Photo Excursion to Katahdin Woods and Waters National Monument

Autumn is a special time in the forests of northern Maine. The trees explode with color as if to celebrate the end of the season. Woodland critters are hard at work preparing themselves either to head south or to ride out the coming winter. The people are busy, too, getting in those last rides or hikes before switching over to snowmobiles, skis, or snowshoes.

The fleeting beauty of fall can be captured by a lens. Maine Audubon wanted to share the fall scenery of Katahdin Woods and Waters National Monument, and to do so we brought three young photographers to the Monument at the end of September and let them loose to see what they could find. The results, unsurprisingly, were spectacular.

John Putrino (Man by the Sea), Madeline Rheaume (Wicked Good Photos and Design), and Aislinn Sarnacki (Maine Nature Hikes), joined Maine Audubon in the Monument in the final days of September and the first days of October 2022, and traveled to all corners of the park. Their cameras captured everything the place has to offer: winding trails; river rapids; misty mountaintops; birds, squirrels, and other wildlife; and the vibrant night skies.

Other Katahdin Woods and Waters National Monument Resources here: Birding Hotspot Map | FAQs for the Katahdin Woods and Waters Access Act

Here are some visual highlights of the trip:

Night Sky in Katahdin Woods and Waters by John Putrino
Night Sky in Katahdin Woods and Waters by John Putrino

The group went out for some spur-of-the-moment night sky photography in the Monument’s Sebeois Unit, east of the river, on our first night together. We wondered whether we’d be able to see the Milky Way, but when we got out of the car we felt like we were in the Milky Way. The photographers had a field day, er, night, using long exposures and supplemental lights to create unforgettable images like this one by John Putrino.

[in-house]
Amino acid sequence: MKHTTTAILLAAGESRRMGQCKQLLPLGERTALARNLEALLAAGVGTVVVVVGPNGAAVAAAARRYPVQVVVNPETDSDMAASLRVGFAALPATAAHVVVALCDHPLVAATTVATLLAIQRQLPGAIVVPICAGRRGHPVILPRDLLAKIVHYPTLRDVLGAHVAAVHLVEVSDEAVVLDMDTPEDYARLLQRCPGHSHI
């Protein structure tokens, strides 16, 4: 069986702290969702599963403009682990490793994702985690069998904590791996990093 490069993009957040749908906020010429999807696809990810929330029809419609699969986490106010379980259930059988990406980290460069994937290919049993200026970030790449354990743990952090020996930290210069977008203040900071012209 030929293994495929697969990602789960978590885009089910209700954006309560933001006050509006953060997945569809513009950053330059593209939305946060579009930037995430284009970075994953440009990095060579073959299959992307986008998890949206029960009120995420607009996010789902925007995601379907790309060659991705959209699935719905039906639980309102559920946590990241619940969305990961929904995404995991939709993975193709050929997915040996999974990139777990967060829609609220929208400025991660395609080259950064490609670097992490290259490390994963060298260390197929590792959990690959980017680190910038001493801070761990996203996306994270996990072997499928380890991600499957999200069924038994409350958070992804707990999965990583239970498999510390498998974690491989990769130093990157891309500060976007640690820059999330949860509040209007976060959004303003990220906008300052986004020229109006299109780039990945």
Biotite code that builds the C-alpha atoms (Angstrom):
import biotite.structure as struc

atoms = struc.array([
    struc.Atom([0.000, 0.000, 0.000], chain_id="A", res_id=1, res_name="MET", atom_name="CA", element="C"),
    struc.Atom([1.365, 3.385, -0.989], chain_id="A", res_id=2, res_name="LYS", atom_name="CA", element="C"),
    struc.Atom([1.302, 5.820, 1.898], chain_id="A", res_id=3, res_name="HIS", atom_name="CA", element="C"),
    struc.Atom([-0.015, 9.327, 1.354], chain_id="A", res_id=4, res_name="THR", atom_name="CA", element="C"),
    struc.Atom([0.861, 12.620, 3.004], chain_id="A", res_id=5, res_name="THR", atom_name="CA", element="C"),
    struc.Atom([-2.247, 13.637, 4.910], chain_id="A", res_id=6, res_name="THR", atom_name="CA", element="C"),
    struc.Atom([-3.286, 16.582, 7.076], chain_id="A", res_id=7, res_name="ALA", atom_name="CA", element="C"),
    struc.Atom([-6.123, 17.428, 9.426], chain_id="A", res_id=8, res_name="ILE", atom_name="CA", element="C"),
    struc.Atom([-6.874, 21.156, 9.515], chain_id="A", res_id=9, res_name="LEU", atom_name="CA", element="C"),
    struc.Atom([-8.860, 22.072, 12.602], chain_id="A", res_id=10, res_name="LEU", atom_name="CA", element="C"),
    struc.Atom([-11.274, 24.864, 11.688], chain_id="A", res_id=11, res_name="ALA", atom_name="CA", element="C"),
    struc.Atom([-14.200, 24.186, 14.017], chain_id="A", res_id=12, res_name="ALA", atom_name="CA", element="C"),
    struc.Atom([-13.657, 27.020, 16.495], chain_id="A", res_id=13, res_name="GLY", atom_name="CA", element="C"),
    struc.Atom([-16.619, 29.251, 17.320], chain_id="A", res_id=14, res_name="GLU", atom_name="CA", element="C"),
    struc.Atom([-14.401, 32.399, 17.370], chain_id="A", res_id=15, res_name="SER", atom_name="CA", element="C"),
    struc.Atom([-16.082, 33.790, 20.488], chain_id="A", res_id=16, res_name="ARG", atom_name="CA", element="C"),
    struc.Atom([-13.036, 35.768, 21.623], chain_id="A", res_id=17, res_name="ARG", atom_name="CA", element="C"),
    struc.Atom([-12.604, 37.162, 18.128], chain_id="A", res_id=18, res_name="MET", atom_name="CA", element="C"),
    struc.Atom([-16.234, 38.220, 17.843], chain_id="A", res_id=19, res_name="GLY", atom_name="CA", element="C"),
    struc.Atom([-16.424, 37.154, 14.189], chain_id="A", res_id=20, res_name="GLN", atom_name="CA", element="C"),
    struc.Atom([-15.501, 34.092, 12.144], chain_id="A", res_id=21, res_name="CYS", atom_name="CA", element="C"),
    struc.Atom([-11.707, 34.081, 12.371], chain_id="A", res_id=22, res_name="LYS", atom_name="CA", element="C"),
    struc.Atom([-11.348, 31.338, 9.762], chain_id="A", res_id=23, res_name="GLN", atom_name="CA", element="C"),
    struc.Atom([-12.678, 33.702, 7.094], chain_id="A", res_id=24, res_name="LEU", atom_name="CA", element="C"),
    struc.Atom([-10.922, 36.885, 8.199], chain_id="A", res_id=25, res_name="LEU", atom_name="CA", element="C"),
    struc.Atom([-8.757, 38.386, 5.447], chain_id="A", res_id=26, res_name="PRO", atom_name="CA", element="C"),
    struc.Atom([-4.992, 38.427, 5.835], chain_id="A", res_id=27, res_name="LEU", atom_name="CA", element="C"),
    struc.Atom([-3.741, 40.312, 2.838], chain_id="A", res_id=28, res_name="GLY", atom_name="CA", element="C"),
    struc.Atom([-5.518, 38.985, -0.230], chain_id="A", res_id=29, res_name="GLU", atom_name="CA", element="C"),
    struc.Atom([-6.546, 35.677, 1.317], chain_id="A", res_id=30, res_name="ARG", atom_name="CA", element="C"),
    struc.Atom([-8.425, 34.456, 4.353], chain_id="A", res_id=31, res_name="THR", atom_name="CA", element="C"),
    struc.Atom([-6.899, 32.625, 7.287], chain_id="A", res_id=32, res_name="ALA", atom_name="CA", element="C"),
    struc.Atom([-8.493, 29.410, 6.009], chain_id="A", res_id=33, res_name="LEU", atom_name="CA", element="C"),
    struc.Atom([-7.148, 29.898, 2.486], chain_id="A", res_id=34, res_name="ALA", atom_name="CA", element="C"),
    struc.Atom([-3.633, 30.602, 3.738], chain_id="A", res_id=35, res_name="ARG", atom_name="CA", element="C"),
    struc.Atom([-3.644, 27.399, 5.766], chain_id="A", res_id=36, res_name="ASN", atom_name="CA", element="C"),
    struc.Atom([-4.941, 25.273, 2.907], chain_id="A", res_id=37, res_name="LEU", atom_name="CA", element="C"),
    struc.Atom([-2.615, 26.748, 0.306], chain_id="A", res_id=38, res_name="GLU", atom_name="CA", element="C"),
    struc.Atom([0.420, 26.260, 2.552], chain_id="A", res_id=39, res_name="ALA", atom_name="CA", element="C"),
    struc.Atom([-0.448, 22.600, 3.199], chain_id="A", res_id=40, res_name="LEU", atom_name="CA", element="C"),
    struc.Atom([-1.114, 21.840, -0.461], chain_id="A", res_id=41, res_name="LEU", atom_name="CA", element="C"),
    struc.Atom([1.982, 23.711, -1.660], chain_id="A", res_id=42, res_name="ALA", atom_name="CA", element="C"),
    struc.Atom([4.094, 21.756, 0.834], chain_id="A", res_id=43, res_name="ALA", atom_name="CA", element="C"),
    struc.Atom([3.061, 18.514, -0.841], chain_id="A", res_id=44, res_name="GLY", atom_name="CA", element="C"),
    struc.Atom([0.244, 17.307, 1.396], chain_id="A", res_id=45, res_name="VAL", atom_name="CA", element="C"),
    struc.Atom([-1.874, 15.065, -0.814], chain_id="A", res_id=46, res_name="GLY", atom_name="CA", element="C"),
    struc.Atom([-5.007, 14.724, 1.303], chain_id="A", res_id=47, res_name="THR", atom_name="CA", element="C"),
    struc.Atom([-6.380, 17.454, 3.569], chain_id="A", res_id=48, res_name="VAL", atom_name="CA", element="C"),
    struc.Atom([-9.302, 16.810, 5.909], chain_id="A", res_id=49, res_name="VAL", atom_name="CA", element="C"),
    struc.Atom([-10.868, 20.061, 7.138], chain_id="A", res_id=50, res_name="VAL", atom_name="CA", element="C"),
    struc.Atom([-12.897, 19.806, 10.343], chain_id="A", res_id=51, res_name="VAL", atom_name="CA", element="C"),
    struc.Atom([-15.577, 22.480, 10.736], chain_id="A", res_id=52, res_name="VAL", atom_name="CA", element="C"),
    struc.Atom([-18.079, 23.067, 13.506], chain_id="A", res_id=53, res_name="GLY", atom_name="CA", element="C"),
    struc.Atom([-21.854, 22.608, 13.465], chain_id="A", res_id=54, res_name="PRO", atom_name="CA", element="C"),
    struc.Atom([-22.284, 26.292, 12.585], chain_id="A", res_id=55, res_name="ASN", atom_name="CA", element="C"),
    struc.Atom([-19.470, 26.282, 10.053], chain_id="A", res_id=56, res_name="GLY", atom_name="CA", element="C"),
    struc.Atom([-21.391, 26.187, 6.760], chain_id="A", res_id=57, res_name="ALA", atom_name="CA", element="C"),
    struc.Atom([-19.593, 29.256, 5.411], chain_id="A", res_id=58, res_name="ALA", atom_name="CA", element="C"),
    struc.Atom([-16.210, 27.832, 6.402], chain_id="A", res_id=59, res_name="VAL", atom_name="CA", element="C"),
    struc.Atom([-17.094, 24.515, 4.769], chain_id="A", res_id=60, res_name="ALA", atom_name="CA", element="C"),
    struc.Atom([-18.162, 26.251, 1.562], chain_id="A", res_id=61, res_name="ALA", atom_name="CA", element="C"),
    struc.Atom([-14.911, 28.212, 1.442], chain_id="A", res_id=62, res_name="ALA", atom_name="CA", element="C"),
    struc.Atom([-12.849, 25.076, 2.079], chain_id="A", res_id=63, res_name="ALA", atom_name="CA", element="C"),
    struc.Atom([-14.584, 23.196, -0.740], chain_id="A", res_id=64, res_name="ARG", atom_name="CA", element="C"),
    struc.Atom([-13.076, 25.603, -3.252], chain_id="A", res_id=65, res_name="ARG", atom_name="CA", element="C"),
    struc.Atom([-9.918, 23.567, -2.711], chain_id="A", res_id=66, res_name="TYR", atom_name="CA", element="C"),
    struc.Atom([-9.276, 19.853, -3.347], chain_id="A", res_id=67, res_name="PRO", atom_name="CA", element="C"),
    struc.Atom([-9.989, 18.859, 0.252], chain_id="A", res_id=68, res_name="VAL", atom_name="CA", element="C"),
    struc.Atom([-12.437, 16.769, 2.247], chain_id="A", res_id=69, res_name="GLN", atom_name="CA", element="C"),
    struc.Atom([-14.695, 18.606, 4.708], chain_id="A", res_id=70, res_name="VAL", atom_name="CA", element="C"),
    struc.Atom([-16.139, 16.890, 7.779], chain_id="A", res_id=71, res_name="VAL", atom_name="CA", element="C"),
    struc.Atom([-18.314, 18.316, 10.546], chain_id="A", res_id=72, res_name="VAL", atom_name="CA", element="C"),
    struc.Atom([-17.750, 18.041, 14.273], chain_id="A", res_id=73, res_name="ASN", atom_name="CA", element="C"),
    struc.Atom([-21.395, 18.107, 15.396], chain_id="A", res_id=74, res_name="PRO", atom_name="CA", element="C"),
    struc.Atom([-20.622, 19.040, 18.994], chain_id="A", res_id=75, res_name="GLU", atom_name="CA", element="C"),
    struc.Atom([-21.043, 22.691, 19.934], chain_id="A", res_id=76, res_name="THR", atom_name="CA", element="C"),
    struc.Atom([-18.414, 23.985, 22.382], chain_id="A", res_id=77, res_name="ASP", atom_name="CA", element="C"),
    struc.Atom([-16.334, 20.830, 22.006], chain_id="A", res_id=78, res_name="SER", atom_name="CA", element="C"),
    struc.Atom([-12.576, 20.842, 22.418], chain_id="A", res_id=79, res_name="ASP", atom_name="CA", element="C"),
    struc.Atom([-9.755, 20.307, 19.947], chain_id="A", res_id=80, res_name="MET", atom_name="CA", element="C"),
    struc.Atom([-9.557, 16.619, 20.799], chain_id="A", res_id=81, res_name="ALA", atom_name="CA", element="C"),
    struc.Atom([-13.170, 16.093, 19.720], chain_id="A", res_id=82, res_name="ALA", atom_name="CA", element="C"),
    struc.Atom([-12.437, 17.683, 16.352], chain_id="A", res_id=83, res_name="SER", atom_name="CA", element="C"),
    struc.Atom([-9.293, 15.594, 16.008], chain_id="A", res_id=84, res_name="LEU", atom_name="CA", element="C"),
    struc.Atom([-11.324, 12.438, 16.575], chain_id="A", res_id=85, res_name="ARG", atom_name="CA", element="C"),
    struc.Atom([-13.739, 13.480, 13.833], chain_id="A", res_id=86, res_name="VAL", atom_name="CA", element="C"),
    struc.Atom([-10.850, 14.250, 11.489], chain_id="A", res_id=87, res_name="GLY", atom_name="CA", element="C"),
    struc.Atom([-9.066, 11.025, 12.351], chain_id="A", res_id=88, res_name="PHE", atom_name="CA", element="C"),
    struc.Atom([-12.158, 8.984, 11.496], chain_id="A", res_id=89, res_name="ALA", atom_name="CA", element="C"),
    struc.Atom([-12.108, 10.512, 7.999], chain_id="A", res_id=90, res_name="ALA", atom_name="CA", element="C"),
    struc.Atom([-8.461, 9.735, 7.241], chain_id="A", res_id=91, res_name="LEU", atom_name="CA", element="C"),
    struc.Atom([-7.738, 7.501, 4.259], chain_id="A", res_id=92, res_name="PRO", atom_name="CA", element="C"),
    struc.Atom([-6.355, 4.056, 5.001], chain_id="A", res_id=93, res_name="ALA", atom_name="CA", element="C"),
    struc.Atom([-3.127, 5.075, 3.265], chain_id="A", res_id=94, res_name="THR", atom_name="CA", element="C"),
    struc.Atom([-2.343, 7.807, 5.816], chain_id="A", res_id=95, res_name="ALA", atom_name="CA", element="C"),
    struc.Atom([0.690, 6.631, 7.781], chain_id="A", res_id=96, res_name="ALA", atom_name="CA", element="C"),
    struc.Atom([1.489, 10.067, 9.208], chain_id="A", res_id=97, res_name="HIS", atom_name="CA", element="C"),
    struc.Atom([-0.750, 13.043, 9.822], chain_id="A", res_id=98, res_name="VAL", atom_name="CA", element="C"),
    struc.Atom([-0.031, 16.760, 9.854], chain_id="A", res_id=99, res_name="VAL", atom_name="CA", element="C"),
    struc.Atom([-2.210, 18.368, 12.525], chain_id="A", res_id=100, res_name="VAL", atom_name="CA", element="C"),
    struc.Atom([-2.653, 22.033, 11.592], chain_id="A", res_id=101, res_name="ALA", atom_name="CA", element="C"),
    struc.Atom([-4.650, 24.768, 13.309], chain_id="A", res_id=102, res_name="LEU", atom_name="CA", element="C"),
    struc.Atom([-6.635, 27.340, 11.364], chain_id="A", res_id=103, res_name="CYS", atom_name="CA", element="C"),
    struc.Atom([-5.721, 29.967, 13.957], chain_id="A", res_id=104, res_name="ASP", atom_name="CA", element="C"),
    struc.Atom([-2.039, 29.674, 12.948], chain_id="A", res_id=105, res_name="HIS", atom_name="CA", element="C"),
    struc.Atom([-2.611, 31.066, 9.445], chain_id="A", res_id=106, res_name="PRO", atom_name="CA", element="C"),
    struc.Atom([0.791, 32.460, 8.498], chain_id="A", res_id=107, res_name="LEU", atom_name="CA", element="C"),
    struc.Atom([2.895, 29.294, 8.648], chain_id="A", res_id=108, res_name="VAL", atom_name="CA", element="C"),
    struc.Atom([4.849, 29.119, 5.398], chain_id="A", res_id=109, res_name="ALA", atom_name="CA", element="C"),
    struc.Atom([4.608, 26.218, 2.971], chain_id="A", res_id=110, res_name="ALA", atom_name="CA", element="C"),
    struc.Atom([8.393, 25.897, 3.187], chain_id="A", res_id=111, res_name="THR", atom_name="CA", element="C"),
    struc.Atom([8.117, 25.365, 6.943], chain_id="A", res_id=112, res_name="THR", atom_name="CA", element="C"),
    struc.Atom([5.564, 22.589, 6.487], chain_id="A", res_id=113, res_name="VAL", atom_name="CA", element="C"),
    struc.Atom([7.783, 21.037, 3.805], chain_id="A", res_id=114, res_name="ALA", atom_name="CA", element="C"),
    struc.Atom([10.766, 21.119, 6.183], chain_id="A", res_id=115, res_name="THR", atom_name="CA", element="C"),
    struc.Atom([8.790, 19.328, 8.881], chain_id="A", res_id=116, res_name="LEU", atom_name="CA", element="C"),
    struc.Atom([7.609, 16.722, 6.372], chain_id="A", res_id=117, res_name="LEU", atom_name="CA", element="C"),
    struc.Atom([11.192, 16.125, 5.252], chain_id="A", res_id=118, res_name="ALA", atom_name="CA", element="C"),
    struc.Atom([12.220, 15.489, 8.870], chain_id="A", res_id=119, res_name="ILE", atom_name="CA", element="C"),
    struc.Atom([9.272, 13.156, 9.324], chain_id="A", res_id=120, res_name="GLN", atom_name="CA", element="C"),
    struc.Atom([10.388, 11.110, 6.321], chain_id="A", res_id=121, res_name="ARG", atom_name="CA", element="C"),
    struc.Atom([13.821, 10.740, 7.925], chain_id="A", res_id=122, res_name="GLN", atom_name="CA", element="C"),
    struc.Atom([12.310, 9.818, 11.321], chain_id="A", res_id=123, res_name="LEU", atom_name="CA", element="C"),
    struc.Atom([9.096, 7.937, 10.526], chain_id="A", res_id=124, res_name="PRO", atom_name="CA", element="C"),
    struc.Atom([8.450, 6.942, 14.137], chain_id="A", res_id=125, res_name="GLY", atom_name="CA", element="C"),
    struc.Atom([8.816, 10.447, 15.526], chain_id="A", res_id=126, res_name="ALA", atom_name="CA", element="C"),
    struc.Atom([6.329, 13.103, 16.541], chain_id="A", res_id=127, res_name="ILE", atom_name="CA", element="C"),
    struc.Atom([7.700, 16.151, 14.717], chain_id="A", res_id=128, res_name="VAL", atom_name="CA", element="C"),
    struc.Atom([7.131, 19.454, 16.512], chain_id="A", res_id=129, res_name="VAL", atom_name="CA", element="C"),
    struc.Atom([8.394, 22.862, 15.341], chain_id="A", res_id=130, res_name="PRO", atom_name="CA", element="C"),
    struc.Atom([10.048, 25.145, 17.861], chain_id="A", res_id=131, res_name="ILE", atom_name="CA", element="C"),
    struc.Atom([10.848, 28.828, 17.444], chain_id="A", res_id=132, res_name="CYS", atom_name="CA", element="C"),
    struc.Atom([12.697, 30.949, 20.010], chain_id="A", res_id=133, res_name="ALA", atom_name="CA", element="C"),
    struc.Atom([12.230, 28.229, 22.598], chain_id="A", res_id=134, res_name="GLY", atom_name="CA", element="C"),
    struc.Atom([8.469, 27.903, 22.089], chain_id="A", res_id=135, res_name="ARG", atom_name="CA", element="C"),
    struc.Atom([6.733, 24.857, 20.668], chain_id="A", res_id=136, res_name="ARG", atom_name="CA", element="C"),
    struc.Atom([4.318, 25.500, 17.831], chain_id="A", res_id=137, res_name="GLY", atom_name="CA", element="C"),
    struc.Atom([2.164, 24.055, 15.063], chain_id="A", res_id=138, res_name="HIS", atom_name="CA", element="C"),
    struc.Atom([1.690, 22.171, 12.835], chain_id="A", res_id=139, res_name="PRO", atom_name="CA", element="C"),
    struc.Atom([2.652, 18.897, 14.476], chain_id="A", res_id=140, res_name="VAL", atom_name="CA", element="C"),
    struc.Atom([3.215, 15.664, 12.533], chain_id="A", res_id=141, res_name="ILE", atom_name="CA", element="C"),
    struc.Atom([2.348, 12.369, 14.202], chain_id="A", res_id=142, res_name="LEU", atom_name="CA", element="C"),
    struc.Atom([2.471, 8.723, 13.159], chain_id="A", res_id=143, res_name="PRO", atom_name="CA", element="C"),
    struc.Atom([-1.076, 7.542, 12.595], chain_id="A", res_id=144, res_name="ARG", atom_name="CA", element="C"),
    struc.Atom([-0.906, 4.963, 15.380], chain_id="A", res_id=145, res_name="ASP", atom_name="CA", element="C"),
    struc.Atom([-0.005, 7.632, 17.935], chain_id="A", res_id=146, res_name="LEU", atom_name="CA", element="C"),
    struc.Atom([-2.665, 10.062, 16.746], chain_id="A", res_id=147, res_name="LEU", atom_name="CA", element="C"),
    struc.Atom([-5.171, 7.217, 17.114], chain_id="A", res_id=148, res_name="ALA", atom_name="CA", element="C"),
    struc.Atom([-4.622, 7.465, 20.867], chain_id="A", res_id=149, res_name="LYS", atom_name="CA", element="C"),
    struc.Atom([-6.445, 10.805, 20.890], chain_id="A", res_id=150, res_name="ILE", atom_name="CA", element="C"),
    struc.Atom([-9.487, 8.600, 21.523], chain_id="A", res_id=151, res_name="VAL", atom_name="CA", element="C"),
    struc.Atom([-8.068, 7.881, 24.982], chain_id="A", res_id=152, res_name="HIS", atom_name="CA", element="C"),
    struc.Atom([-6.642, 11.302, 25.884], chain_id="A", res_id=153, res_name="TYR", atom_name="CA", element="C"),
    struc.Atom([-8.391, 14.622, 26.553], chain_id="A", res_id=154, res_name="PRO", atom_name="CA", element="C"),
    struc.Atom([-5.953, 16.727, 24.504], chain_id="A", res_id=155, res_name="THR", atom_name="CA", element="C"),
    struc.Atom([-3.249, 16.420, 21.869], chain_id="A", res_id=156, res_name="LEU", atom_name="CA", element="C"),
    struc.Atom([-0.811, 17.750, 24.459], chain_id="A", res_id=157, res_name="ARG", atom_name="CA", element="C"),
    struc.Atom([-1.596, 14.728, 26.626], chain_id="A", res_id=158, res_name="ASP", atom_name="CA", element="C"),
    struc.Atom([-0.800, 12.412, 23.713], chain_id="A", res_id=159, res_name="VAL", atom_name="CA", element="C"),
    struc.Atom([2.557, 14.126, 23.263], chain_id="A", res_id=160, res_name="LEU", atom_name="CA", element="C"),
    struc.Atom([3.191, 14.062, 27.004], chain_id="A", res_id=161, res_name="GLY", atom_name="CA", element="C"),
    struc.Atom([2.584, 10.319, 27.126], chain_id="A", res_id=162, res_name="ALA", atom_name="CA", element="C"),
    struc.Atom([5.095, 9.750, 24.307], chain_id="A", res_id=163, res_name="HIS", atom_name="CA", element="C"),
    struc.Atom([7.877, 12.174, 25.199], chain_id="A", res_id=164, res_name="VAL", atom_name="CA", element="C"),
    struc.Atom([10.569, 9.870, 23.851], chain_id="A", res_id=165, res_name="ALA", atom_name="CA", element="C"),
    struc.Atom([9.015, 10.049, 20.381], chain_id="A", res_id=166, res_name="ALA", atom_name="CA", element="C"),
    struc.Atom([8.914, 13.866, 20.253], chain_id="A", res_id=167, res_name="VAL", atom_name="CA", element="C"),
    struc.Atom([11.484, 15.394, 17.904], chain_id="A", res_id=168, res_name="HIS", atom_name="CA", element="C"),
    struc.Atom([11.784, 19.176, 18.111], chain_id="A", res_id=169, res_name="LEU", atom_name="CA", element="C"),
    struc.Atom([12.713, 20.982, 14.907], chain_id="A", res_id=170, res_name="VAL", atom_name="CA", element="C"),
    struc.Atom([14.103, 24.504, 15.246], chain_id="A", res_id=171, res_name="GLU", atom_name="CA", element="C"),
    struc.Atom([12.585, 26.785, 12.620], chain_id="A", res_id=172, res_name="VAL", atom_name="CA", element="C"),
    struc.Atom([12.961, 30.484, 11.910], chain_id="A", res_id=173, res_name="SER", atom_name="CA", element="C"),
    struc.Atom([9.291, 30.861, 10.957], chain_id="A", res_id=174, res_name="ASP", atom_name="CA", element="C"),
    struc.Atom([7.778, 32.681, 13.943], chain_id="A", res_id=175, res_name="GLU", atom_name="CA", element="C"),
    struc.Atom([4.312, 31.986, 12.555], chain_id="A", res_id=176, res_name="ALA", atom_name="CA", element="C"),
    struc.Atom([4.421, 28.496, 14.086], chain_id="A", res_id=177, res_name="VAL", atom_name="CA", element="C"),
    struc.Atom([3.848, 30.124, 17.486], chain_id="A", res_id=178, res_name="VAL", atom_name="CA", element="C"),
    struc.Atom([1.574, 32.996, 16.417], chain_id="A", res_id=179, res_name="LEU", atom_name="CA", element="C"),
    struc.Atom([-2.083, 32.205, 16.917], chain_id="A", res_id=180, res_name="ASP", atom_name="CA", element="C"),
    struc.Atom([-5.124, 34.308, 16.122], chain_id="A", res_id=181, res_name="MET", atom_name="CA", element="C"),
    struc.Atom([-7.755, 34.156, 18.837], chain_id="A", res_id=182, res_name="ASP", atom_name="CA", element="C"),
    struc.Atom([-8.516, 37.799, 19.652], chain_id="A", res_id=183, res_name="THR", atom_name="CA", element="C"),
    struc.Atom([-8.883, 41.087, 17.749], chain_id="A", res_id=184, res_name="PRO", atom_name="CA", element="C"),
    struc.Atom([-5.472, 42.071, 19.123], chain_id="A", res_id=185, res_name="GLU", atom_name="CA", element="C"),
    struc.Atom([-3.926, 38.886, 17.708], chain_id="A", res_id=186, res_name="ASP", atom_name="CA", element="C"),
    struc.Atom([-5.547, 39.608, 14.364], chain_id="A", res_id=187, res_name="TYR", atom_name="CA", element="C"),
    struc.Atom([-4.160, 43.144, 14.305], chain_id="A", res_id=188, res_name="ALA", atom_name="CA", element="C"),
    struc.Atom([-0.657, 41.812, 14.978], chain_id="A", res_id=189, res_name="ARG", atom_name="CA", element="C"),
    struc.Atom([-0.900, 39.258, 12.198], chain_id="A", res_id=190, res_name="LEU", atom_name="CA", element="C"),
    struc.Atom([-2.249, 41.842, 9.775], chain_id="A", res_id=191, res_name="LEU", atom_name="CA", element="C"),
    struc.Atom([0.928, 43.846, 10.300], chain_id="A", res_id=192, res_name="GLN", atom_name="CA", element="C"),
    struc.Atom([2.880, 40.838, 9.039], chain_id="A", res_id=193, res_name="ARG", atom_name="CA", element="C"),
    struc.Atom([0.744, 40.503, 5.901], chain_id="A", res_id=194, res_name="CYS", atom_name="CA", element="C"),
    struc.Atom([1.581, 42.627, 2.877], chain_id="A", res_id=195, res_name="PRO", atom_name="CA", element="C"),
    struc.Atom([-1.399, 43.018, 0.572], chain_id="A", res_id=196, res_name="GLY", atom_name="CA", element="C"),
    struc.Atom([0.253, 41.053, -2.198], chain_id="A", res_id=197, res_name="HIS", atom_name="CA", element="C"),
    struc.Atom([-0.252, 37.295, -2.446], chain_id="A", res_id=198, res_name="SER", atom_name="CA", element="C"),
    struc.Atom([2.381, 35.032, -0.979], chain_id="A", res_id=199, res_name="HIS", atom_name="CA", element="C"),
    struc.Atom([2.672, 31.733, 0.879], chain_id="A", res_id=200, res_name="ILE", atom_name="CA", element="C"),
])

Nick at Haskell Deadwater 2 - Madeline Rheaume
Haskell Deadwater by Madeline Rheaume

Everyone woke before dawn on Saturday to get in place for the soft morning light. Nick and Madeline hiked in from the North Gate and watched daylight break upon the East Branch of the Penobscot River. The trail along the river alternates between loud, raging rapids and more languid sections. Madeline caught Nick admiring the morning fog rising off of the Haskell Deadwater.

Eastern Chipmunk by Nick Lund
Eastern Chipmunk by Nick Lund

Eastern Chipmunks and Red Squirrels were the most active critters seen throughout the park. The group could hardly take a step without a chipmunk running underfoot, its cheeks stuffed with food as it prepares for the coming winter. This one paused just long enough for Nick to snap its portrait.

Eastern Garter Snake by Aislinn Sarnacki
Eastern Garter Snake by Aislinn Sarnacki

Of course, where there are squirrels there are squirrel predators. Aislinn Sarnacki came upon this stern-looking Eastern Garter Snake on the prowl along the Lookout Trail.

Lookout Trail by Aislinn Sarnacki
Top of the Lookout Trail by Aislinn Sarnacki

Always prepared, Aislinn brought her gravel bike, allowing her to cover a lot of ground in the Monument. On Saturday morning she rode and hiked to the top of the Lookout Trail, giving her unbroken views of both Katahdin Woods and Waters National Monument and Baxter State Park next door.

Little Messer Trail by Madeline Rheaume
Little Messer Trail by Madeline Rheaume

The Monument’s many mountain views and river panoramas are tough to resist, but the most calming scenery is found beneath the forest canopy. The widely-spaced trees and soft light along the trail to Little Messer caught Madeline’s eye during the short hike.

IAT toward Barnard Mountain by John Putrino
IAT toward Barnard Mountain by John Putrino

The International Appalachian Trail (IAT) forks off of the Loop Road and winds north through the Monument on its way to, if you can believe it, Canada, Greenland, Iceland, Norway, Sweden, Denmark, Scotland, Northern Ireland, Ireland, Isle of Man, Wales, England, Norway, Spain, Portugal, and Morocco. John Putrino captured the start of that long road at one of the Monument’s most popular hiking sections, on the way to Barnard Mountain.

Madeline at Haskell Rock Pitch by Nick Lund
Madeline at Haskell Rock Pitch by Nick Lund

Maine Audubon’s Nick Lund does not consider himself to be a photographer, but he enjoyed watching the pros in action. Here, Madeline balanced on the edge of a tiny rock as she shot upriver from Haskell Rock Pitch.

The crew under the Milky Way at Katahdin Woods and Waters
The crew under the Milky Way at Katahdin Woods and Waters NM

This Milky Way group portrait is a single image, not manipulated in post, using a long exposure and a handheld light. All we had to do was stay as still as possible — not small feat through all the smiles and laugher. Just one of many great memories from a weekend spent shooting one of Maine’s most beautiful places.